Our first stop will be Bukavu, Democratic Republic of Congo (DRC). Read the rest of this entry »
Today marks the beginning of September. But it’s also the first annual International Tempranillo Day!
Tempranillo is the legendary Spanish grape native to Iberia that’s at the heart of Rioja and Ribera del Duero wines — and is increasingly grown throughout the world. The grape has some 60 regional synonyms; during a trip to Portugal last summer, I fondly recall quaffing quite a bit of Aragonez, the Portuguese equivalent.
TAPAS — the Tempranillo Advocates Producers and Amigos Society — sent Terroirist a few bottles of Tempranillo to celebrate the occasion. So we’ll be hosting a tasting this evening, with Spanish meats and cheeses to boot. I’ll be live-tweeting the tasting, so be sure to follow @robbyschrum for up-to-the-minute coverage. We may not break any news — but we may help you pick out a bottle of Tempranillo to enjoy tonight! If you want to join the fun on twitter, the hashtag for tonight is #TempranilloDay.
Last week while we were nervously reviewing last minute details for our WSET Advanced Exam, I mentioned to a couple of my classmates that I had spent the weekend in Maryland – dining at Volt restaurant in Frederick and visiting several nearby wineries.
“So, is there any hope for Maryland wine???” – Classmate
“Well, one was really fun and surprisingly good.” – Me
“You must be talking about Black Ankle.” – Another Classmate, overhearing us from across the room
It’s true. The trip to Black Ankle was definitely the highlight of our winery stops. I’d tried their wines at an event in DC last year and also read the September 2010 New York Times article about Maryland wines, which mentioned them and others. Since then I’d been curious to check out the Maryland wine experience.
Posted by Wine Where? | Posted on 03-21-2011
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Greetings from Vancouver, British Columbia, Canada, judged for the fifth consecutive year by The Economist to be the world’s most livable city. What makes Vancouver so great? Lots of things might, but for the purposes of this blog I’ll argue its vicinity to one of Canada’s two winemaking regions.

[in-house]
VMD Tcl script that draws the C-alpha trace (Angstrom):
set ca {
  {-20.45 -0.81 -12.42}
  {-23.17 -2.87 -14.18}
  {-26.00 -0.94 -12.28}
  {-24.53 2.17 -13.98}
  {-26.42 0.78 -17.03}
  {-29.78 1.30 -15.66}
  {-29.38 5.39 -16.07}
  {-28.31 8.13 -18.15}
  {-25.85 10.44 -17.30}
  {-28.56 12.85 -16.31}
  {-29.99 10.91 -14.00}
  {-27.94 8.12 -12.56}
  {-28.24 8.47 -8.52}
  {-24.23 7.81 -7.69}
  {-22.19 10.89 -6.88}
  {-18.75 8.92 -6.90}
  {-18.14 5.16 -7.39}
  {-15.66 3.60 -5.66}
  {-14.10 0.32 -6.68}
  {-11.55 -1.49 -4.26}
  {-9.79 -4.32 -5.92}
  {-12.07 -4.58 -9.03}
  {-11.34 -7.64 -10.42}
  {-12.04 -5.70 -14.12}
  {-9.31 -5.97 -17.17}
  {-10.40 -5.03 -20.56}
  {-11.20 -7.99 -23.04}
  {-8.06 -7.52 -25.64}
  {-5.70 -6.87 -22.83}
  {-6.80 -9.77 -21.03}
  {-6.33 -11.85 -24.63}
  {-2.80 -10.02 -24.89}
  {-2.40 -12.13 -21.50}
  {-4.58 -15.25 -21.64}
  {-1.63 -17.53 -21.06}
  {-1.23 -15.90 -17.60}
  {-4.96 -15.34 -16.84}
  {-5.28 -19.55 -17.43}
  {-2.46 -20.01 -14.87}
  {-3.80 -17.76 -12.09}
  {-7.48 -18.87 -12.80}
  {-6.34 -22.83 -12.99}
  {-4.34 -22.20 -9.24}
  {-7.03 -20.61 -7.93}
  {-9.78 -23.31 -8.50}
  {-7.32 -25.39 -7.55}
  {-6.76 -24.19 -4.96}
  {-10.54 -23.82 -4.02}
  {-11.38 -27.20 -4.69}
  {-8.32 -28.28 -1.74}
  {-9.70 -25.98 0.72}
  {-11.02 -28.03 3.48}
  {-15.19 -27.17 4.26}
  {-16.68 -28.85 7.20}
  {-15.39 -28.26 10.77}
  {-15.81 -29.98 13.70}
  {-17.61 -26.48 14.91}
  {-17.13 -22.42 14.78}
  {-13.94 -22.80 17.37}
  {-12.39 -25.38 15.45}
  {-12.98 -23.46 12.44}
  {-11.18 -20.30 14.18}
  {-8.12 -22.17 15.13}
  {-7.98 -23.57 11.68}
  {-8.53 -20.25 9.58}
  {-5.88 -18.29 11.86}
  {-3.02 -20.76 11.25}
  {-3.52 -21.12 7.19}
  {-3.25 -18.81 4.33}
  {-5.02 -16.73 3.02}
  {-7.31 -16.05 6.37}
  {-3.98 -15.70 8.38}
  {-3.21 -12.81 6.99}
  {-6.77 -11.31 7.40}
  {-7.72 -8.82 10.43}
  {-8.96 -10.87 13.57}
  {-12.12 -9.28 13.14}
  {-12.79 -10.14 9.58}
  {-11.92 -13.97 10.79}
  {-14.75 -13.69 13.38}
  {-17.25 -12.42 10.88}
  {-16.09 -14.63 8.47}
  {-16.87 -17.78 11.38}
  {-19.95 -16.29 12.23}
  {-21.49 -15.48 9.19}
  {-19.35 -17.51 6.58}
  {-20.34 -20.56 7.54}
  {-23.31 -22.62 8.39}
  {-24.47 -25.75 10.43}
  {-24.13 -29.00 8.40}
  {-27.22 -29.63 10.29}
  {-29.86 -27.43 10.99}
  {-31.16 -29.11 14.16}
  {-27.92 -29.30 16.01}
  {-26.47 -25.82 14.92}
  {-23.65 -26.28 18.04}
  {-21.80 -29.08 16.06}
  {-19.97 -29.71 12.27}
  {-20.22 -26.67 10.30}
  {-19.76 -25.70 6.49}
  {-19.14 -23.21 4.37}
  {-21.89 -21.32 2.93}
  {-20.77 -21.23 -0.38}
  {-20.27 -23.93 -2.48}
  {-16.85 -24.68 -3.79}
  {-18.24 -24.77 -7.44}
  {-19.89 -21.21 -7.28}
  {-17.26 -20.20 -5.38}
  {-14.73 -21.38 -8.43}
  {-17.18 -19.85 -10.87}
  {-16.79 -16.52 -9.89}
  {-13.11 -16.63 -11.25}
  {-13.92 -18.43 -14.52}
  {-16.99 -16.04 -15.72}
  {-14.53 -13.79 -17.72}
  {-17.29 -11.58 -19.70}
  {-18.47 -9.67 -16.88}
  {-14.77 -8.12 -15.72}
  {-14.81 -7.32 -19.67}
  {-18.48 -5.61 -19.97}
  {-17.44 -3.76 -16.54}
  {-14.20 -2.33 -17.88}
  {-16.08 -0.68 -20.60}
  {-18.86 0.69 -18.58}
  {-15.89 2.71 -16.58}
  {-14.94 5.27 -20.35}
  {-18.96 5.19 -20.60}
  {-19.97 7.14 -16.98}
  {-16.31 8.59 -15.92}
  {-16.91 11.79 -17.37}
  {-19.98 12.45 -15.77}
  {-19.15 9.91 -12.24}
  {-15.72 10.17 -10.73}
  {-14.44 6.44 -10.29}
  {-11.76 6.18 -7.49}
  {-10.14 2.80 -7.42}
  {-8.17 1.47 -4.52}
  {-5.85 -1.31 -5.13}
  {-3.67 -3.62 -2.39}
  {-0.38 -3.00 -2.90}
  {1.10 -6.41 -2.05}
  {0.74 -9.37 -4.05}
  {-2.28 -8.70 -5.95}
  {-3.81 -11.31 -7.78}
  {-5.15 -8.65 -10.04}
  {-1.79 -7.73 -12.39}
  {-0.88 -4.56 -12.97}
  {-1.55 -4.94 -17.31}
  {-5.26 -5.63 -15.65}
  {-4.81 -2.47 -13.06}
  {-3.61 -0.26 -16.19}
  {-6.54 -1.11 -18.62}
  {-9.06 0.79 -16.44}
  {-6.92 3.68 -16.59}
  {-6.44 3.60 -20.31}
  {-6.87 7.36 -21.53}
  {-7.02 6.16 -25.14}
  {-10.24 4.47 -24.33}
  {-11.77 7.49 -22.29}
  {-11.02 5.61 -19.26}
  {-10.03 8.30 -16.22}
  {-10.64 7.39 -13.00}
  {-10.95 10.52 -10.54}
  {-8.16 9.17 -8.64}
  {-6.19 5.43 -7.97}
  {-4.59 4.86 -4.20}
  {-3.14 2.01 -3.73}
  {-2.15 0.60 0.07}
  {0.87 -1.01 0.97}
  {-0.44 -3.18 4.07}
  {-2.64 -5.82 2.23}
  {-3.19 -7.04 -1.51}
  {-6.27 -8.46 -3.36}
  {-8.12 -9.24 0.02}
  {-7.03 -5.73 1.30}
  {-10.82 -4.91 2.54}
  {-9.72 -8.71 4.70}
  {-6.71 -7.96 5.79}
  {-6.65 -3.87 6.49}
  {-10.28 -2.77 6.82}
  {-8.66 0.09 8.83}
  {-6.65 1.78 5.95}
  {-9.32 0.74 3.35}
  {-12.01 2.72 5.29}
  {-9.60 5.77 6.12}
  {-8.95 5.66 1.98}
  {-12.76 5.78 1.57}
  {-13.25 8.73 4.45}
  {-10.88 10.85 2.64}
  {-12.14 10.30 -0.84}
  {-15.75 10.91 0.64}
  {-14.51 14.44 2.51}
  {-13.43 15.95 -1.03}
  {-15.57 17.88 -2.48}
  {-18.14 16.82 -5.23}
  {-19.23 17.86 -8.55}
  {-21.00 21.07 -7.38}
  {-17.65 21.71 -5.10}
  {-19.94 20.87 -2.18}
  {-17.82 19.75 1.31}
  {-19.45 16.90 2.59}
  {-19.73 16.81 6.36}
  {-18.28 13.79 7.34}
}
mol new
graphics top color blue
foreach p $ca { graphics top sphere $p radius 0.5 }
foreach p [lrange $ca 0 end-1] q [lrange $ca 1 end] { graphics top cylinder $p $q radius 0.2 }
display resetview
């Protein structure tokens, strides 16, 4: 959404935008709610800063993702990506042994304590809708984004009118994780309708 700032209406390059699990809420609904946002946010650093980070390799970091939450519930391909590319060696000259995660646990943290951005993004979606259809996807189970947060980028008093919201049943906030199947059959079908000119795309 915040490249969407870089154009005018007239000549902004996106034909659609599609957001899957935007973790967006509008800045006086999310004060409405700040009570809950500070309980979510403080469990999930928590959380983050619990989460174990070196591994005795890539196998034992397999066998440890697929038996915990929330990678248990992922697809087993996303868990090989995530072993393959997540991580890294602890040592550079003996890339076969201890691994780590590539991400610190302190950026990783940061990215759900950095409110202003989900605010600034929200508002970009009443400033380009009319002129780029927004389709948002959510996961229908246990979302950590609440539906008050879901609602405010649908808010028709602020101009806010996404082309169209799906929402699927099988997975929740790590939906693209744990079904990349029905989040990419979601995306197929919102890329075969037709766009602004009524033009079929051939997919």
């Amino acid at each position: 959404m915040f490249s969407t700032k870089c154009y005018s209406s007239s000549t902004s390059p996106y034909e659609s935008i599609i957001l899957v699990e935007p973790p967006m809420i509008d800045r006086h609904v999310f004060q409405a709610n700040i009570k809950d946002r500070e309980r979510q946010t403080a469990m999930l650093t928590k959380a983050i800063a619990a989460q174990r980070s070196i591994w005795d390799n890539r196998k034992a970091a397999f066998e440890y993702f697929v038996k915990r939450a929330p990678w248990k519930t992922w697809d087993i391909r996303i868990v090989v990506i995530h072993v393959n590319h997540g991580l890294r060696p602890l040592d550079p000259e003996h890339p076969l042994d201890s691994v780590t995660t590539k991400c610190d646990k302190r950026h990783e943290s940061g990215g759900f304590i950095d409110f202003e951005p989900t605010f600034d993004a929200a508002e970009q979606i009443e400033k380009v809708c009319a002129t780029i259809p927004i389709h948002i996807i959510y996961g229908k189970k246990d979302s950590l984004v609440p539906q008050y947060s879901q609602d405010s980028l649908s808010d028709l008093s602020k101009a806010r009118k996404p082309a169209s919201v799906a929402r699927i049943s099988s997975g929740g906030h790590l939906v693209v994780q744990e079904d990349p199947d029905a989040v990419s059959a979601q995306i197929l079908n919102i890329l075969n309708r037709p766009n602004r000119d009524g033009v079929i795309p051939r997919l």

The up-and-coming Okanagan region is a mere few hours’ drive from the city (just north of Washington State and the Canada/US border), where 190 wineries are producing fair-to-very-good-quality wines from mostly classic varieties. The region lacks a signature regional wine, but BC icewine is recognized as world class, and some Chardonnays have won international attention.
So, it’s a vibrant and thriving wine community…or is it? Not so much, according to a buzz-killing new research study conducted through Simon Fraser University and Genome Canada. Political scientist Andy Hira, Ph.D., conducted policy-motivated research on the Okanagan wine industry, and his report emerged with a laundry list of critical industry troubles. Read the rest of this entry »
Posted by Wine Where? | Posted on 02-24-2011
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In the desert, wine may be a mirage. In fact, after many miles of wandering through the hot, dry, arid climate, many may hallucinate — hoping to get one last sip of their favorite varietal before expiring in the heat. Luckily, the advent of motor vehicles and air conditioning make that prospect a thing of the past.